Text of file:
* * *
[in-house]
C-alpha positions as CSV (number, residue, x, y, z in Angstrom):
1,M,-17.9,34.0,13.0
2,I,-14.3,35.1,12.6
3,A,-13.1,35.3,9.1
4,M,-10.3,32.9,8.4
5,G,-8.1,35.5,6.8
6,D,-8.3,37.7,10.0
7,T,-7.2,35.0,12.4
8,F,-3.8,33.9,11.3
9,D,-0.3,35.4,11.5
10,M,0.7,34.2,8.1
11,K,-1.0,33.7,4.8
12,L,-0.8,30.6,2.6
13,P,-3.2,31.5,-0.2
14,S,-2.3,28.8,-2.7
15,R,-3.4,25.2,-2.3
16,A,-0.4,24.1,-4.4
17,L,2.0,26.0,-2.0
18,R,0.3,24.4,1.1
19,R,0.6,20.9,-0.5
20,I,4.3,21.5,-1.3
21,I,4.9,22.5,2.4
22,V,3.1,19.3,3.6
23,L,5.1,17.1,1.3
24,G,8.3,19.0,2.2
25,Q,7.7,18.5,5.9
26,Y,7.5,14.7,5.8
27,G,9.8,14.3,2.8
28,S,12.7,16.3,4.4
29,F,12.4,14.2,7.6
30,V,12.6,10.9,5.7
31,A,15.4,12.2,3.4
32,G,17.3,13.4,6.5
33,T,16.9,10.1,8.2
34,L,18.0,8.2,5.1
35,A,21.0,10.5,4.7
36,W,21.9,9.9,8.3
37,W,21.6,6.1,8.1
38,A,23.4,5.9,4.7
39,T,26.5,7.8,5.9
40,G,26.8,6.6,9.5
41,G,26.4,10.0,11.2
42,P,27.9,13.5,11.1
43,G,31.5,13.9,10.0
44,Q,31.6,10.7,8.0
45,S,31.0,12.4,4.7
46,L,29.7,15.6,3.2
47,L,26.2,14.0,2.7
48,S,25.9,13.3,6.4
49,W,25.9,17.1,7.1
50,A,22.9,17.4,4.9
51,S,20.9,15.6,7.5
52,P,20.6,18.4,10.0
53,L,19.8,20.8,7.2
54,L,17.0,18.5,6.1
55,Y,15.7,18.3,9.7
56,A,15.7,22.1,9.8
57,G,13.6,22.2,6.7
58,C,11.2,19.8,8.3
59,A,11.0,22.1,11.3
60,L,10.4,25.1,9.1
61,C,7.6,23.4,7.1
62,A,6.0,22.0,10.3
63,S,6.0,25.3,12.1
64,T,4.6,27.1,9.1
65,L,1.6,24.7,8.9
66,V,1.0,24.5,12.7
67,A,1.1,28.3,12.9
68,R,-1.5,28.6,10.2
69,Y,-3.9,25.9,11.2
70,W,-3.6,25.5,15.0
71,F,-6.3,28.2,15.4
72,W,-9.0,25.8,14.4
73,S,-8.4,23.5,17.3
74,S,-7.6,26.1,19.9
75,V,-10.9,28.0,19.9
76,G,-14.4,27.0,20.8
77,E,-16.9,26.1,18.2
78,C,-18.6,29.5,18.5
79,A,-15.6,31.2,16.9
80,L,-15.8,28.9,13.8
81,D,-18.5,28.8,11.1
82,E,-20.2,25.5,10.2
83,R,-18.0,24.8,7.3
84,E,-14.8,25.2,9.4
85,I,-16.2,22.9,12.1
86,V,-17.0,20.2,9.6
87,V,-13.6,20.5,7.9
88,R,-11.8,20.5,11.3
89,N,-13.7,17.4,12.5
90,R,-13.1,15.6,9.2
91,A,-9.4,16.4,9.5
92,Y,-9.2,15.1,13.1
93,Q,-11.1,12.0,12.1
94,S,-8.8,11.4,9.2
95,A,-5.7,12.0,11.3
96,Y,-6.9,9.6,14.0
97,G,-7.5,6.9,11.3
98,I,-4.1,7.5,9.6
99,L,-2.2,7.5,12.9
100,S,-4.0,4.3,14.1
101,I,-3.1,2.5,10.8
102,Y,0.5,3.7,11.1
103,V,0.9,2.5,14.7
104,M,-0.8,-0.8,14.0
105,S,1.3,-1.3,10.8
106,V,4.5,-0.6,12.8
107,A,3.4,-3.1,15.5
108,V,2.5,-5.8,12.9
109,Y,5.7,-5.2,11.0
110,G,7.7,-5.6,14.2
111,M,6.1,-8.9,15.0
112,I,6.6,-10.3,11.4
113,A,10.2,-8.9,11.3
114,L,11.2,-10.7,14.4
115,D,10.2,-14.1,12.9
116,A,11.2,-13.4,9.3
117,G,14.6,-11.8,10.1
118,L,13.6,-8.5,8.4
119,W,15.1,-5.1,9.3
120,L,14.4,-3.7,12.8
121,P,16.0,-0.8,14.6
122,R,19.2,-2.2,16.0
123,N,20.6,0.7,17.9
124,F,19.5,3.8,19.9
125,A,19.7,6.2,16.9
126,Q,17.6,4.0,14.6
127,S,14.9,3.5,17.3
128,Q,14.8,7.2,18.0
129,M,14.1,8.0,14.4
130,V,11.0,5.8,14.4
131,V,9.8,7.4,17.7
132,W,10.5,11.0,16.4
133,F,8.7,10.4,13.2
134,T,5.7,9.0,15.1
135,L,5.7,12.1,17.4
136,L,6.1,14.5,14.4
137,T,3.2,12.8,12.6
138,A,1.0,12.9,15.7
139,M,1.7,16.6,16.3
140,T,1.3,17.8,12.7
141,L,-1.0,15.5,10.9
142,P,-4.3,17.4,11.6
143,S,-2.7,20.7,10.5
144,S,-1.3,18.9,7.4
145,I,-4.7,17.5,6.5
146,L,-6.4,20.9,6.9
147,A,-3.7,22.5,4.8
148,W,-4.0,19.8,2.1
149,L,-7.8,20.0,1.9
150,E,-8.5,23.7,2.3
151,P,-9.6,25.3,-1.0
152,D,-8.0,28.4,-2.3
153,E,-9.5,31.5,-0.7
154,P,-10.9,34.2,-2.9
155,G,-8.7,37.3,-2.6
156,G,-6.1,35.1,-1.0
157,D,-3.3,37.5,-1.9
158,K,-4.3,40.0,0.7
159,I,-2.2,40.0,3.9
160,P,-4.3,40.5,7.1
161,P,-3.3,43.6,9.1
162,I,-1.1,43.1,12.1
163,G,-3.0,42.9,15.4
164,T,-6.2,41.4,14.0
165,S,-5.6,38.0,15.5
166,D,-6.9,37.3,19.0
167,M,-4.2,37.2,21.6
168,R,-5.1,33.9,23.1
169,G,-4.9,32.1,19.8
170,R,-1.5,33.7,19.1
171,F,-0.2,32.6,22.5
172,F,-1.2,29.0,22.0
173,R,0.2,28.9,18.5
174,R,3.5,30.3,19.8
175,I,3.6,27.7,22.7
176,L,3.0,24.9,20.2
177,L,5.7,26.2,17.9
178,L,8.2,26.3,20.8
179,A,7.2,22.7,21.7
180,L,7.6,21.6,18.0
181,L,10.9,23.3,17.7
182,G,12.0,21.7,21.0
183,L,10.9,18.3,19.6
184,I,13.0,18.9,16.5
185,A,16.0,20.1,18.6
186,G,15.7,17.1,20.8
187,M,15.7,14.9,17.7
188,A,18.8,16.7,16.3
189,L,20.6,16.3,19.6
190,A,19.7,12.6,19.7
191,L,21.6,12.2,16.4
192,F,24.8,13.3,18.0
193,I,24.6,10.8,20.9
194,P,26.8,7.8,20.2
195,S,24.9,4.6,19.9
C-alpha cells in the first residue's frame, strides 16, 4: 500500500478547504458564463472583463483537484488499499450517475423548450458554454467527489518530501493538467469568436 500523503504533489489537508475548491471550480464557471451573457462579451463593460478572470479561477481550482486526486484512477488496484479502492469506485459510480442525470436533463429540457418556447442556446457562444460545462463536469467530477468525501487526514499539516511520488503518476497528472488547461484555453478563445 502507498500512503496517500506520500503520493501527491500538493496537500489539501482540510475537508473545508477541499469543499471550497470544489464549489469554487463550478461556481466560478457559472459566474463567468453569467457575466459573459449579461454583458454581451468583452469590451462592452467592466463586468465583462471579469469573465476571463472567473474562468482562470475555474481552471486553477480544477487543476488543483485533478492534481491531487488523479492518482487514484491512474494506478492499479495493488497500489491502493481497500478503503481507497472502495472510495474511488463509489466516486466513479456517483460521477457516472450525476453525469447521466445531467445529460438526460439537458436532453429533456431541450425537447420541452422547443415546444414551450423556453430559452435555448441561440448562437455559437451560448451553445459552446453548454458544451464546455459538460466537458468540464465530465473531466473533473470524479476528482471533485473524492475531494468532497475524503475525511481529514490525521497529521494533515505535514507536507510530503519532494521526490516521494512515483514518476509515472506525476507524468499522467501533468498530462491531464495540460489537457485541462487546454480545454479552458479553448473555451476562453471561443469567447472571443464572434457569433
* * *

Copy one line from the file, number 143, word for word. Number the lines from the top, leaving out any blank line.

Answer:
141,L,-1.0,15.5,10.9